Eyelash extensions can instantly transform your entire look, giving you a zero-effort glam that lasts for weeks without the need to apply mascara or false eyelashes on a daily basis. Fast-forward about a month later, though, and those fluttering lashes may not look as polished as they did when you initially stepped out of the salon. In fact, as your eyelash extensions start falling out, you’ll probably be left with a few stubborn stragglers. Now, what do you do?
Here’s where you decide if you want to head back to the salon for a fill, or if you want to take a break and give your natural lashes a rest. The safest choice will always be to see a lash tech for eyelash extension removal. But if you can’t get there right now, we’re here to help. Read on for expert-approved eyelash extension removal tips that will help you get rid of those last few false lashes without damaging your natural ones.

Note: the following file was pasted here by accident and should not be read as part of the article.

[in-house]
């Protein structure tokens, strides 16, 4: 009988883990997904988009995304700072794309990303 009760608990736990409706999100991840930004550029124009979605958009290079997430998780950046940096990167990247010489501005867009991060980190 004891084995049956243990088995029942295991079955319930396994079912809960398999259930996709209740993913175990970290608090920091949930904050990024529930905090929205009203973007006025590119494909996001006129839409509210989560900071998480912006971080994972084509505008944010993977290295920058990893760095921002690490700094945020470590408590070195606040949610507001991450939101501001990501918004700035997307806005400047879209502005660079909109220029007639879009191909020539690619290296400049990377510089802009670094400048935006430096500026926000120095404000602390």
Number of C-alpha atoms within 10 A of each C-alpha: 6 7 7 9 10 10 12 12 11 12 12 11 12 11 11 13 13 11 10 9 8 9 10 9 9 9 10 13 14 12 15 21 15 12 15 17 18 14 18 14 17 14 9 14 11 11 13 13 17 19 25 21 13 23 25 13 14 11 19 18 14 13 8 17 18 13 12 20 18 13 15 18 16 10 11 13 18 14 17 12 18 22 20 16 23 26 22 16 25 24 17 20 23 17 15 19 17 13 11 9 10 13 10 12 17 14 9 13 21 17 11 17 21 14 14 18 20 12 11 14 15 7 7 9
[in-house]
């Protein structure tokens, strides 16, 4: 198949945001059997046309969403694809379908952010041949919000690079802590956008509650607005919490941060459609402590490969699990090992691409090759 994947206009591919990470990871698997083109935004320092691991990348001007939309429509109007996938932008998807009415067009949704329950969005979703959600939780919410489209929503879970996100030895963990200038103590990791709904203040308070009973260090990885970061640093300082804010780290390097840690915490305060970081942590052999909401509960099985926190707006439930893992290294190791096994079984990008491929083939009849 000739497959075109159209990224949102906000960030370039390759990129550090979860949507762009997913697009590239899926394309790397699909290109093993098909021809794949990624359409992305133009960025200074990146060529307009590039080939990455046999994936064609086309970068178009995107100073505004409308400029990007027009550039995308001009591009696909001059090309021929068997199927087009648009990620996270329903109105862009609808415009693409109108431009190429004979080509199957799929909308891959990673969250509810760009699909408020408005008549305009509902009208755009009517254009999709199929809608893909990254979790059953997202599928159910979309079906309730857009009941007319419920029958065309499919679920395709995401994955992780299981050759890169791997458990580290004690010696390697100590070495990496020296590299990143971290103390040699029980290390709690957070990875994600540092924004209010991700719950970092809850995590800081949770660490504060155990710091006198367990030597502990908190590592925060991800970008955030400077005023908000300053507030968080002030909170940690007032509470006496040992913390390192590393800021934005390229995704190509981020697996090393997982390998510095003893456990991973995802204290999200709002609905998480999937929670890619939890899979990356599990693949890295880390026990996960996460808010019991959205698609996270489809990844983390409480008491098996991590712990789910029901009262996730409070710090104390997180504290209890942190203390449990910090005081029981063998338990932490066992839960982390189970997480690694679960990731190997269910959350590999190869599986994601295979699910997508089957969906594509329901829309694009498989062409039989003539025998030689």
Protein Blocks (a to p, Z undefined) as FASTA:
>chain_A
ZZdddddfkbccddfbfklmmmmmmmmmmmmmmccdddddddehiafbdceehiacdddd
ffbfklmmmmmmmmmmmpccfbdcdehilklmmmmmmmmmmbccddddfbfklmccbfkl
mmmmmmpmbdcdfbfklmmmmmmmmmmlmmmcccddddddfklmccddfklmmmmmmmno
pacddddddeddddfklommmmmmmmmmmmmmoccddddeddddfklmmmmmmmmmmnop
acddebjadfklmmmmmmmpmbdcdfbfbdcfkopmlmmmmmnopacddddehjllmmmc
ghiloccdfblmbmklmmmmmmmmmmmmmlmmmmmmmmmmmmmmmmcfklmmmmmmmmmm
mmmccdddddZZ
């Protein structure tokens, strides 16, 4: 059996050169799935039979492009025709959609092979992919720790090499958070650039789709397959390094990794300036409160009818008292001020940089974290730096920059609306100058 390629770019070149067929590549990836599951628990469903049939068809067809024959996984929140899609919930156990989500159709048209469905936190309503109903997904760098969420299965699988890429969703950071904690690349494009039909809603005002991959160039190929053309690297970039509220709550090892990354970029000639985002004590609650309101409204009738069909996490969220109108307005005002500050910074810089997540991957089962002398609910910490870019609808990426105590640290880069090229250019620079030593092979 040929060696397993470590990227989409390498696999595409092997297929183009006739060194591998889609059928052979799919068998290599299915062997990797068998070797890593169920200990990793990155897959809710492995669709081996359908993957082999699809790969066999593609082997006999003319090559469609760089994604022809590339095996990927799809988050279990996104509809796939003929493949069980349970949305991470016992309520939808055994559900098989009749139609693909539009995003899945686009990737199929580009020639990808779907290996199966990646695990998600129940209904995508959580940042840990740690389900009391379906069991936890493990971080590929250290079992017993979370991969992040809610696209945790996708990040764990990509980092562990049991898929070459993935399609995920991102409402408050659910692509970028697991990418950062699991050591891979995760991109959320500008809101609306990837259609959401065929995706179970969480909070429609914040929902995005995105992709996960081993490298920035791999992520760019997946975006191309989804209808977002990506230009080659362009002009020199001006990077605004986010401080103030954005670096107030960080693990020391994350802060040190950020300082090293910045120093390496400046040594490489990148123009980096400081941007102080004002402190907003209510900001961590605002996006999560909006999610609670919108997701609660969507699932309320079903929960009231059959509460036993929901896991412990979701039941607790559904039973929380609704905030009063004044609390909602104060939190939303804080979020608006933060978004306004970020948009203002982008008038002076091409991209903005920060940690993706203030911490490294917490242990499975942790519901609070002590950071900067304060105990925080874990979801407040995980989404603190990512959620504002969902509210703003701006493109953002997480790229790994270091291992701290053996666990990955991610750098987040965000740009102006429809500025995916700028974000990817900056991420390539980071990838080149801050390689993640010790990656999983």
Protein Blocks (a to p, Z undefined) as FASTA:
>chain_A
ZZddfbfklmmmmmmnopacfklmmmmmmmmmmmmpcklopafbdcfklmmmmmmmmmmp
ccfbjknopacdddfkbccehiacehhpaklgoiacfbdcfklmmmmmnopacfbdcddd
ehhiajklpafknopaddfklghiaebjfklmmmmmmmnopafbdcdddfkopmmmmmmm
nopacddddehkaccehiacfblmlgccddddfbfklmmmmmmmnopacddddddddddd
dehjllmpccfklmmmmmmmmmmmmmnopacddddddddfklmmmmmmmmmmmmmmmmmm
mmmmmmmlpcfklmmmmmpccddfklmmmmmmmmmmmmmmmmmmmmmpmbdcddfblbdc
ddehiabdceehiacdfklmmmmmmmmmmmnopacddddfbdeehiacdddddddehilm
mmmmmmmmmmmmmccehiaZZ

About the Experts:
Now that you’ve figured out how to cut your own hair and you've mastered the art of the DIY pedicure, you might be feeling brave enough to tackle the eyelash removal process on your own. But removing eyelash extensions instantly is best left to the pros, as it involves stripping away professional-grade lash glue. Not only do you need the tools a lash expert uses, but home removal could easily result in contaminating the eye area with bacteria that may lead to an infection. Eek!
“For the safety of your eyes and the health of your natural lashes, you should always wait for an expert to remove your eyelash extensions,” says Andra Ciulei Marin, an eyelash extension stylist and the artistic director at Courtney Akai Lash Boutique in NYC. Michelle Nguyen, eyelash expert and founder of PLA. , agrees.